MSP430 bit banged USB 1.1


Here’s a rather exciting development for those who work with MSP430 microcontrollers. [M-atthias] worked out a way to implement USB 1.1 on a MSP430G2452. He’s bit banging the communications as this hardware normally doesn’t support the Universal Serial Bus. This is much like using the V-USB stack for AVR micros.

The test hardware seen above uses an 18Mhz crystal to get the timings just right. As this squeezes the most out of the chip it should come as no surprise that the firmware is written in assembly. This is still quite early on in development but the core features are mostly there, having been implemented and debugged over several versions already. Currently the base functionality can be loaded using under 2k of flash memory. You can download the Mecrisp package from [M-atthias’] sourceforge page. If you want to lend a hand testing or developing it would be greatly appreciated.

[via 43oh blog]

ODROID-U2 is latest barebones board begging to be used


Oh hey, another barebones dev board. Well, that’s what we said to ourselves when we first saw this picture, but the way this is presented is like crack for geeks. It starts with this tiny board, which has a footprint smaller than a credit card. But once you start looking at the add-ons you’ll want to watch out or you’ll cover yourself in drool.

The name of the game here is speed. It’s running a quad-core Cortex-A9 chip with a Mali-400 graphics accelerator. There is no on-board storage, but the microSD slot is meant to be used for OS and storage. A faster option is to use a NAND add-on board offered in 8, 16, and 64 gig capacities ($25-$79). There is a micro type-D HDMI connector and the device is powered by a cellphone charger. It ships with a big heat sink that acts as a case for the board.

After the break you can see it booting Android and immediately loading into XBMC. The menu looks mighty snappy, making us think this is a great alternative to using Raspberry Pi as a media center. But you’ll pay for the faster speed and ability to run Android. The rig they’re showing off, plus the add-ons, comes out to about $132. There are also questions to be answered as to which video formats are supported through hardware decoding.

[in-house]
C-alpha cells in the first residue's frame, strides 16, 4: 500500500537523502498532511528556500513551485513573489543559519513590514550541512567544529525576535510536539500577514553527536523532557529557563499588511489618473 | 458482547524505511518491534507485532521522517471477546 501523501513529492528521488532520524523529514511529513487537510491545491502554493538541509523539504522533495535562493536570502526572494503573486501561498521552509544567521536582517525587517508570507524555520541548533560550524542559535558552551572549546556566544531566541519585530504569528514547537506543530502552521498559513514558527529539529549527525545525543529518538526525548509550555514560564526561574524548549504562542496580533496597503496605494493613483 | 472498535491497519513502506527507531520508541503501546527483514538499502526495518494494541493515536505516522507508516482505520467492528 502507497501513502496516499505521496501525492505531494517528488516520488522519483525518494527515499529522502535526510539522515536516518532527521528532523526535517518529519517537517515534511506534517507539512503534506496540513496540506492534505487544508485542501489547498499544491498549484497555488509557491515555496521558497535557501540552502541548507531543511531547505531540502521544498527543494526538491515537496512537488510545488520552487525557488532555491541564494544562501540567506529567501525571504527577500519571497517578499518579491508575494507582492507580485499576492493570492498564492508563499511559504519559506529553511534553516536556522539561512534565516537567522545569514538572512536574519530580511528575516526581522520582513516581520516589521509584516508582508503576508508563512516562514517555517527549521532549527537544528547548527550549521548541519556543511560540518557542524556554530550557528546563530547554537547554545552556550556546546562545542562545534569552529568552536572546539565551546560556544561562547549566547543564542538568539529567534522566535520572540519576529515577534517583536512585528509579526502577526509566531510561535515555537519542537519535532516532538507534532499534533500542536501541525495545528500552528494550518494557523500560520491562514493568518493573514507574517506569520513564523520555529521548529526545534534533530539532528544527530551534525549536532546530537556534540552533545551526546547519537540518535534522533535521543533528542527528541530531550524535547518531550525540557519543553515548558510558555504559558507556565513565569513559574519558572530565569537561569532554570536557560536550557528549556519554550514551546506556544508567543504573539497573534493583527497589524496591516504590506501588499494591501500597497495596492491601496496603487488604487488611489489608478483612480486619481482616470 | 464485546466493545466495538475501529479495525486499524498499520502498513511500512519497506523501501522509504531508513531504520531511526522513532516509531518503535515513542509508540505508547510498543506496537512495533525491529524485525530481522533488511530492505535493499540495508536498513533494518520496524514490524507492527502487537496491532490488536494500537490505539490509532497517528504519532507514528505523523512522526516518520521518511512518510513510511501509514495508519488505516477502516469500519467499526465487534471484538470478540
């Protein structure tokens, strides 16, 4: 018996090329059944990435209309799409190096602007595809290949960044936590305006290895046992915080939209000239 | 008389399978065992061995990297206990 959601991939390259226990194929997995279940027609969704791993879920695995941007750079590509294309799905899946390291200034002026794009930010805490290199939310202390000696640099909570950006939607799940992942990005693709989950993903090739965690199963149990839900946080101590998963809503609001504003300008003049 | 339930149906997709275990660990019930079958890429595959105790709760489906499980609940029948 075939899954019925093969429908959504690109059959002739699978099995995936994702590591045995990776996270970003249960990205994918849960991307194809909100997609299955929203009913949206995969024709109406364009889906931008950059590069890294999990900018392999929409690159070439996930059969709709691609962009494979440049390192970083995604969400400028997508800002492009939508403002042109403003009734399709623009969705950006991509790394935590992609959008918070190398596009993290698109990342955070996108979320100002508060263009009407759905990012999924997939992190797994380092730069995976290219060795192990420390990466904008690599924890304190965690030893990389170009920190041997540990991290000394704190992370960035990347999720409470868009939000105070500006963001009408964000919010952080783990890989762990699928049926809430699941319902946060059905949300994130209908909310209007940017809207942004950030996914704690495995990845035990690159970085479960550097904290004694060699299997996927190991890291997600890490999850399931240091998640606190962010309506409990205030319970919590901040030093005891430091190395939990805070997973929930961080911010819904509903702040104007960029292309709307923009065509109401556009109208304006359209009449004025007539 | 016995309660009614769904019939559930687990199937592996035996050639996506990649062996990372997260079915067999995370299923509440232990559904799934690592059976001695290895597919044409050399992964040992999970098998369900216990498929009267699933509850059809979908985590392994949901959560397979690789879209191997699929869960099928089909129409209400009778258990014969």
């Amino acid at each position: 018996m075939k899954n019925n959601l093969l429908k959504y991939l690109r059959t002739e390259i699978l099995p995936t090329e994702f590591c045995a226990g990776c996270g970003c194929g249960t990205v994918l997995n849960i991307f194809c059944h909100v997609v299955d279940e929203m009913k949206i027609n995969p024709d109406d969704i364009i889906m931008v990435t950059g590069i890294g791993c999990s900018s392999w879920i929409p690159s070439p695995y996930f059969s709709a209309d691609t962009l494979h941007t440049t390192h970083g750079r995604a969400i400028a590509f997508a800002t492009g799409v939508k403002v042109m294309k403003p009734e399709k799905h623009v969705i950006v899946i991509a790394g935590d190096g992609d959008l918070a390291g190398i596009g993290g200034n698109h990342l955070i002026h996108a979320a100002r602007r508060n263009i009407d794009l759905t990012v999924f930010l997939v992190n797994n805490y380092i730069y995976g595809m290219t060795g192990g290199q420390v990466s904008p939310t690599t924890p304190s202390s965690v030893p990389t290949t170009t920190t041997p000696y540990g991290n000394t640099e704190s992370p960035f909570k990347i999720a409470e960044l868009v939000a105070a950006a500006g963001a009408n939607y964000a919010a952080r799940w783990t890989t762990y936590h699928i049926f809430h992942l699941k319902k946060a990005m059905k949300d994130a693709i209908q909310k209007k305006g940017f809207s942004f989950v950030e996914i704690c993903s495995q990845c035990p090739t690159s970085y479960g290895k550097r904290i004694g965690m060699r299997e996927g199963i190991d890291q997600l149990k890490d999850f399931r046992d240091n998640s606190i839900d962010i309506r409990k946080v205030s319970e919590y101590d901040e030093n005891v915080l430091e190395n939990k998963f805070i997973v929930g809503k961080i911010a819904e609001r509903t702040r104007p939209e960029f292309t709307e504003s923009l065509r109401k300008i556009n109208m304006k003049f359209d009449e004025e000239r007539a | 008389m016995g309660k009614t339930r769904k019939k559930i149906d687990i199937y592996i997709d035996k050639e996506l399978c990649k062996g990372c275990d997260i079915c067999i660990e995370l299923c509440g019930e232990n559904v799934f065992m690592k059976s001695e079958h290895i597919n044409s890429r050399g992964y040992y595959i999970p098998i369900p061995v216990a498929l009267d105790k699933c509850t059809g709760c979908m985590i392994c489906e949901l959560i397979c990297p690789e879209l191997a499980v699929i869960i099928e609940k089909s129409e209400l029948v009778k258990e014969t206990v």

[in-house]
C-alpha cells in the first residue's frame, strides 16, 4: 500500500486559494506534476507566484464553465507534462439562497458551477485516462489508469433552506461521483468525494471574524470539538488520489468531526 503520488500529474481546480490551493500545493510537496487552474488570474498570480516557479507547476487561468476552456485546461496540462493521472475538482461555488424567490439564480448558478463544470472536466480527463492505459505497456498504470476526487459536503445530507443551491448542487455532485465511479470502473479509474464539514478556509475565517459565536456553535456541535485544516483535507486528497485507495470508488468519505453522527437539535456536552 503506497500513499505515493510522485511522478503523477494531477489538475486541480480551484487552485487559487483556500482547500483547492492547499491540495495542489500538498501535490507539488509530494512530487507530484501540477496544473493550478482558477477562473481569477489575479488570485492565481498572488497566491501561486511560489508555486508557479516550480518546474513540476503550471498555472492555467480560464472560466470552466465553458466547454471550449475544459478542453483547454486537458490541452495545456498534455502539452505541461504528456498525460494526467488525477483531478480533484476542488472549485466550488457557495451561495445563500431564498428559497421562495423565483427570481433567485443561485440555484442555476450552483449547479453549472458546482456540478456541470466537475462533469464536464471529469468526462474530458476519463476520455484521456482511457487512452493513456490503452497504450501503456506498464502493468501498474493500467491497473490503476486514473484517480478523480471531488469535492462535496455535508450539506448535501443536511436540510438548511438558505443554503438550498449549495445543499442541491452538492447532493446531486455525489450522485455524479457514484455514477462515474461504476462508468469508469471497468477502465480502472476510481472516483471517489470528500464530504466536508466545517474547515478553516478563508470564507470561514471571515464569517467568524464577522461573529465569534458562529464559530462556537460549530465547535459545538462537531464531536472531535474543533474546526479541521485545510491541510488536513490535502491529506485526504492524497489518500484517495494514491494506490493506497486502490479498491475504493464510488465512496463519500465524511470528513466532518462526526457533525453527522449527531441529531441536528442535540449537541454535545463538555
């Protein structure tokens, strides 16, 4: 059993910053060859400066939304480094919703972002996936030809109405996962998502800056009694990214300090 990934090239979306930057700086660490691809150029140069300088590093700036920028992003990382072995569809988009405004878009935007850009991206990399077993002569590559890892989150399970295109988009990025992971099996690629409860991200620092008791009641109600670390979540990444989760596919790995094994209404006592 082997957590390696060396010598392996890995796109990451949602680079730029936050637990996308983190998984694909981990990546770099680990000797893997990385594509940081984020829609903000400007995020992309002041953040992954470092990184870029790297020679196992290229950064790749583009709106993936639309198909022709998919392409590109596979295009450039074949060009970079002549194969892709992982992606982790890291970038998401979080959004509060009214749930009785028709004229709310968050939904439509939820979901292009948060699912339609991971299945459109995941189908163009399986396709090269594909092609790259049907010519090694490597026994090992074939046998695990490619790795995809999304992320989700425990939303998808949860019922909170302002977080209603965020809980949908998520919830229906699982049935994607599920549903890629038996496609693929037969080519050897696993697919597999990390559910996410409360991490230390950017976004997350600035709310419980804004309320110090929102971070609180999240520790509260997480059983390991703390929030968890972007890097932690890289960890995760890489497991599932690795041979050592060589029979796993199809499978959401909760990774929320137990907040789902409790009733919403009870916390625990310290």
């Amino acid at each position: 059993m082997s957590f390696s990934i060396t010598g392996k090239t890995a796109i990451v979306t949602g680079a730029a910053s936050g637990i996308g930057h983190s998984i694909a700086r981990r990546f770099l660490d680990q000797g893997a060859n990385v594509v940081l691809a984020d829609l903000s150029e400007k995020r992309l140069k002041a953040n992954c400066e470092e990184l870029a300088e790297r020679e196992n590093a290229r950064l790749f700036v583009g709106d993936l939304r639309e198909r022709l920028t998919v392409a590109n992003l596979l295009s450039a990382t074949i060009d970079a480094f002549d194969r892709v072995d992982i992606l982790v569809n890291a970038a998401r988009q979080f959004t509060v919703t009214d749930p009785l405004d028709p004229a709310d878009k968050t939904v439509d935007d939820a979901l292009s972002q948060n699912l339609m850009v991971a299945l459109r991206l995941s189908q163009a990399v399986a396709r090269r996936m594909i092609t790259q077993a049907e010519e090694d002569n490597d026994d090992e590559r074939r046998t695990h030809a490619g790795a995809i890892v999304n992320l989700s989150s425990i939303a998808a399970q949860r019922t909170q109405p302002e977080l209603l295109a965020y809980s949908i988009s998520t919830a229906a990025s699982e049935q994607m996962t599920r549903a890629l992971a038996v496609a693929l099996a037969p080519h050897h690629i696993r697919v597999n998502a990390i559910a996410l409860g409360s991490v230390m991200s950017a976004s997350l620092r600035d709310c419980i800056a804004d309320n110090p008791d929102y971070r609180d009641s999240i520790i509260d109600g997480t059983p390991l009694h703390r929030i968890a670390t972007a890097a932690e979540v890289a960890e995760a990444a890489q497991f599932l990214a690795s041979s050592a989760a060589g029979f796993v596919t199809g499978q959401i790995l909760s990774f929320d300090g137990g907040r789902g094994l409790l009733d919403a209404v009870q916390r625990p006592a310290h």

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Dyson engineers’ hacks traverse robot obstacle course


These guys are all engineers who are employed by Dyson. They’re holding remote control creations made from Dyson parts. This time around the object of the challenge was to build a bot based on a the Dyson ball and race it through an obstacle course.

This sort of thing is right up our alley, but unlike the last time Dyson engineers shrugged off the daily grind to hack their own hardware, this doesn’t show off nearly enough of the festivities. Sure the pair of videos embedded after the break make a great trailer for the event, but we would love to have seen 90 seconds devoted to each of the entries. Alas, you do get to see most of the winning unit’s obstacle course run which includes a distance route, navigating through rough terrain, and negotiating a high path where falling off the edge is a real threat.

Maybe the engineers themselves will post details about their own builds like the contestants in Sparkfun’s autonomous vehicle contest do.

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Gadgeteer plant monitor wants it wet and photogenic


[Christian] is growing a tomato plant on his desk and wanted to capture some time-lapse images of its progress. To that end he built a rig that monitors moisture levels and snaps images at regular intervals.

The hardware he’s using is part of the Gadgeteer family. These run a .NET micro framework and are modular which makes for easy assembly. A laser-cut plywood stand helps to position the camera module for the best shots. Its takes a picture of the seedling once every ten minutes. There is a quartet of RGB LEDs surrounding the lens. They help illuminate the subject for each picture. But [Christian] also mentions that the red LEDs provide light the plant needs to grow (we raise an eyebrow at that claim, but in truth we have no idea if red LEDs make plants grow or not). There is also a moisture sensor which you can see inserted in the soil.